US-backed office will help facilitate talks with Afghan Supreme Peace Council
Militant Islamic movement the Taliban has set up a bureau in Doha in order to host peace talks with the Afghan Supreme Peace Council.
The move, promoted by the government of Qatar, was also supported by US President Barack Obama and his Afghan counterpart Hamid Karzai, a joint statement released from the White House said.
The peace talks will focus on US troops’ withdrawal from Afghanistan and on the possibility of leaving a residual force in the country after 2014. President Obama said NATO troops would speed up the transfer of lead security responsibility to Afghan forces starting from this spring and that the withdrawal of US troops could quicken.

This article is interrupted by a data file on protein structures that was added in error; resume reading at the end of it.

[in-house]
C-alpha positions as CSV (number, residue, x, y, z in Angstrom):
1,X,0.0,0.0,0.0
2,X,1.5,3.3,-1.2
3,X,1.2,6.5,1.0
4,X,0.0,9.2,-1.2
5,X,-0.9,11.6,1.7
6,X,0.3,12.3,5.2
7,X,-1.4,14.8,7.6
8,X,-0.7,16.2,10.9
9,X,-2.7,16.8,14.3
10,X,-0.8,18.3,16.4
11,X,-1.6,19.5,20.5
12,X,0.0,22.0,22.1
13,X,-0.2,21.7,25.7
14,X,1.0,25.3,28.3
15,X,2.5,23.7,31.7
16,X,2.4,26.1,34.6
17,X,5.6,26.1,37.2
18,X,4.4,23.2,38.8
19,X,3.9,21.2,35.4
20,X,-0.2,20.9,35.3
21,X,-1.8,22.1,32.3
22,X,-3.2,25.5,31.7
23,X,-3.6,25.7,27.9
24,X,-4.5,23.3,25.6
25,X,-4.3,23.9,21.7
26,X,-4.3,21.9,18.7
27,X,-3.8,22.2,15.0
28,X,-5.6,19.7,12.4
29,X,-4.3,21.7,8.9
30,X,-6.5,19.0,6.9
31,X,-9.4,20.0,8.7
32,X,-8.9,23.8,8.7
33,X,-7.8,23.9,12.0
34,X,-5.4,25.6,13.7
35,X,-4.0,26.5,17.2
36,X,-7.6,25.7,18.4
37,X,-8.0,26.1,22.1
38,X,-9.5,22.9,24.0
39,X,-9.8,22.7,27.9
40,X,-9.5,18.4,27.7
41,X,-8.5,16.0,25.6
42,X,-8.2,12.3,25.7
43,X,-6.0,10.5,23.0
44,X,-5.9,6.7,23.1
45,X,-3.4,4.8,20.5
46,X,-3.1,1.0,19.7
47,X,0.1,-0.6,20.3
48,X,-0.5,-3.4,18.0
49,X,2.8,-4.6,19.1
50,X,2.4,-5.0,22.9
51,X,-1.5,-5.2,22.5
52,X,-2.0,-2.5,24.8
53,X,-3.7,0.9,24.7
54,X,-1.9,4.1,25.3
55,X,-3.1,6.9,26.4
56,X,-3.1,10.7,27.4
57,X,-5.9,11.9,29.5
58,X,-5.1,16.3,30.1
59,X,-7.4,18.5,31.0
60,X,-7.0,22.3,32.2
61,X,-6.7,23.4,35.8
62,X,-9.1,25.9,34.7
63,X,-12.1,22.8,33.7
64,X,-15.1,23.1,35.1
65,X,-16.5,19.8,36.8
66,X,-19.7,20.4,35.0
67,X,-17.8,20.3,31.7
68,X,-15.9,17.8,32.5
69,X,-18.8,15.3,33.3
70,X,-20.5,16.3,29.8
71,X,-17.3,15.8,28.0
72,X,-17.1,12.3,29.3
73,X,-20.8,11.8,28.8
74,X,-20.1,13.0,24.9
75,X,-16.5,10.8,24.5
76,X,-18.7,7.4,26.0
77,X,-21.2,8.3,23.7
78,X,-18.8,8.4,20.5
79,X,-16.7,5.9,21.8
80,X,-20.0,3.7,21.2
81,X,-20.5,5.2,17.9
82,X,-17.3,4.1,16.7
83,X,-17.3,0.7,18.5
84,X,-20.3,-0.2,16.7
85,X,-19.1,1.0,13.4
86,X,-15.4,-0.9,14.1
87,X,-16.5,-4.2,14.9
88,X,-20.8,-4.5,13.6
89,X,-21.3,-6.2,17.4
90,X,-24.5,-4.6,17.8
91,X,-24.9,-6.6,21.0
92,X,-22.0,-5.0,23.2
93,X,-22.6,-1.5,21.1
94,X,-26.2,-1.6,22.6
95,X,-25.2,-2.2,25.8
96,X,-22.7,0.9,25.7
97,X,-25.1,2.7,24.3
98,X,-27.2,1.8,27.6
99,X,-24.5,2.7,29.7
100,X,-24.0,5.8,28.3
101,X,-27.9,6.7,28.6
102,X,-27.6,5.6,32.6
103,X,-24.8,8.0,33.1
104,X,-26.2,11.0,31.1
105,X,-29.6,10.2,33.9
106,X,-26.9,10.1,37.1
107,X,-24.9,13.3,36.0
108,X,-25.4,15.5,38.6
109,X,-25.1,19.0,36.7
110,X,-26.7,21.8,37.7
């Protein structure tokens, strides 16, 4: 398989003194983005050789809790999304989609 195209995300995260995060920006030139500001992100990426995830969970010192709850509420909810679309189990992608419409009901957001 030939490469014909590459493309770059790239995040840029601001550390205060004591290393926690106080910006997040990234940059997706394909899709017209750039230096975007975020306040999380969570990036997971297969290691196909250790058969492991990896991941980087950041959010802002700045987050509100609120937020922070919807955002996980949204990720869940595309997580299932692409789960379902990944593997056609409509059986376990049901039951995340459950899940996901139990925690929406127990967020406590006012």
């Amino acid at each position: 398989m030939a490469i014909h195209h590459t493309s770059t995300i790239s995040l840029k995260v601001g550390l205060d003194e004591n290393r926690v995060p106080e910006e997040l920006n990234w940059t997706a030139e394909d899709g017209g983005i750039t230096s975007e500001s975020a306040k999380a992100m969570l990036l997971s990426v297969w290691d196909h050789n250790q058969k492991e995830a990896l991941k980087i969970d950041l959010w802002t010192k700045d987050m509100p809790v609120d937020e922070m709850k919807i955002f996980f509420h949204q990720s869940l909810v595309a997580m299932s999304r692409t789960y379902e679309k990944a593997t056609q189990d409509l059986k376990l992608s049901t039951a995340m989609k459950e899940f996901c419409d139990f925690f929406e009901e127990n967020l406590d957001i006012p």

The Afghan Supreme Peace Council is composed of 68 members, including women, and was established in 2010 at the behest of President Karzai precisely for engaging in peace talks with the Taliban.
A Qatar Foreign Ministry source was quoted by Qatar News Agency as saying: “The State of Qatar is keen on supporting any effort that will establish comprehensive and lasting peace in Afghanistan and help achieve unity among its people”.
It is not the first time that Qatar has taken on the role as mediator between two fighting factions trying to reach a peace deal. In 2011 Qatar mediated between Israel and Hamas in a negotiation that resulted with a swap of more than 1,000 Palestinian prisoners in exchange for the Israeli soldier Gilad Shalit.